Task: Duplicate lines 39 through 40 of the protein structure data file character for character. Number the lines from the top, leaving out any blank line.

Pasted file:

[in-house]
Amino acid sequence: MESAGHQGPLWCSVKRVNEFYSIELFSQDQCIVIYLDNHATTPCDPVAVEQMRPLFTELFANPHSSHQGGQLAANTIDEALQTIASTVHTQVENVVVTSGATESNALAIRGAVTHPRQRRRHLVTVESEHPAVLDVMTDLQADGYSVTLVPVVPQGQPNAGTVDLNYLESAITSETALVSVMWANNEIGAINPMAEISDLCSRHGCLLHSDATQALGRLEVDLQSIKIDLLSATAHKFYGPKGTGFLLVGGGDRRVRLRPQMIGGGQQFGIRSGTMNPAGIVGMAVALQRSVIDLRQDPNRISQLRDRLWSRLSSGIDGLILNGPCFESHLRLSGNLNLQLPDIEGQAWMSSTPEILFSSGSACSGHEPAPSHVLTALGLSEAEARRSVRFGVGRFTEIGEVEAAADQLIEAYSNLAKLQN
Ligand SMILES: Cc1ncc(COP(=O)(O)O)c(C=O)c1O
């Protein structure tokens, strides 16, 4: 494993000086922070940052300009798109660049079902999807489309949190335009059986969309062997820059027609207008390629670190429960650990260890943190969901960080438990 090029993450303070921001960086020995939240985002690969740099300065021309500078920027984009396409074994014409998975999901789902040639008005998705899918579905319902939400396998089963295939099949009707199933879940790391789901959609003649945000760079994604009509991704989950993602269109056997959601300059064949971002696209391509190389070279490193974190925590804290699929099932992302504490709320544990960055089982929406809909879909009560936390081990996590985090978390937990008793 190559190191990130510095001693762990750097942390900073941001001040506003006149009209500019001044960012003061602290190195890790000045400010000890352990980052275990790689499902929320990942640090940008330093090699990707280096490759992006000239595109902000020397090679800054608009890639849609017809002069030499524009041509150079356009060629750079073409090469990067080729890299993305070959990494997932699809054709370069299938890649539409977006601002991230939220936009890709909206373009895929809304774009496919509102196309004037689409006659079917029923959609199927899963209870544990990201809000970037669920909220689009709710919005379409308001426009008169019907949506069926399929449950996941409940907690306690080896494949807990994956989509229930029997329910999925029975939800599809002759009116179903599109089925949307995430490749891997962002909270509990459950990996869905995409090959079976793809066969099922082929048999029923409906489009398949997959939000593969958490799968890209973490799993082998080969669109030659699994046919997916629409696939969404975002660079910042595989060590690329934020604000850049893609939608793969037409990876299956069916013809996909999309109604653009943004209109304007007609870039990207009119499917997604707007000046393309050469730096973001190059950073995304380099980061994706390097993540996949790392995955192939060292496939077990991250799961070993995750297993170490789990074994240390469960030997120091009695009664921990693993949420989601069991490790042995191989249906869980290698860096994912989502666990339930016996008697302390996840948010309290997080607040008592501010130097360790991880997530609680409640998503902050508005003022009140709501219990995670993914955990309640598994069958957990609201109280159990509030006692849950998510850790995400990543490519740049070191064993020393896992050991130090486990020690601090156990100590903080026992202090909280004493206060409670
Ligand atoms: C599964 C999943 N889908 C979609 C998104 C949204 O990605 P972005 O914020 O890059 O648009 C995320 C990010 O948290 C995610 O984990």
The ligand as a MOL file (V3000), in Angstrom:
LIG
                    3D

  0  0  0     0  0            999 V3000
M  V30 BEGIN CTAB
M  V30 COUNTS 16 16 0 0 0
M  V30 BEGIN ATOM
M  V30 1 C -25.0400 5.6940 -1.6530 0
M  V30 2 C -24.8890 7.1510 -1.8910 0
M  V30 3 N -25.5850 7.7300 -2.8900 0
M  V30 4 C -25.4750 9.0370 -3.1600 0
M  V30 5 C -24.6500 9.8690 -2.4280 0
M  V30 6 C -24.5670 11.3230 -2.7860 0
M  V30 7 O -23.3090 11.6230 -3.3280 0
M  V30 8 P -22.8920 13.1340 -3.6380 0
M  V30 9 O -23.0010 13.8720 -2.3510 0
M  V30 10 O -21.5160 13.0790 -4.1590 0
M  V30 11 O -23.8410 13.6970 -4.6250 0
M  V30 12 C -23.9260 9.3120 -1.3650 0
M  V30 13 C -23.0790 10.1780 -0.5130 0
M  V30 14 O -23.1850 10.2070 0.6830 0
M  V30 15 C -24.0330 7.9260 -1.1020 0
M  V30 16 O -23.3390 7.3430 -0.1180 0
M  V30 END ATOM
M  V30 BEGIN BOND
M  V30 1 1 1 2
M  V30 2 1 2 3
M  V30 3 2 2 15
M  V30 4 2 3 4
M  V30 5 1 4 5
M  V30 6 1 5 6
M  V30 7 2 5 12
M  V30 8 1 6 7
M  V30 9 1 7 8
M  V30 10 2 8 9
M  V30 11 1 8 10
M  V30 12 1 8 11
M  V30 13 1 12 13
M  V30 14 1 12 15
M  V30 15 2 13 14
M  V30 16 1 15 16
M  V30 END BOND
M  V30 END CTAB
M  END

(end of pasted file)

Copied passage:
M  V30 9 1 7 8
M  V30 10 2 8 9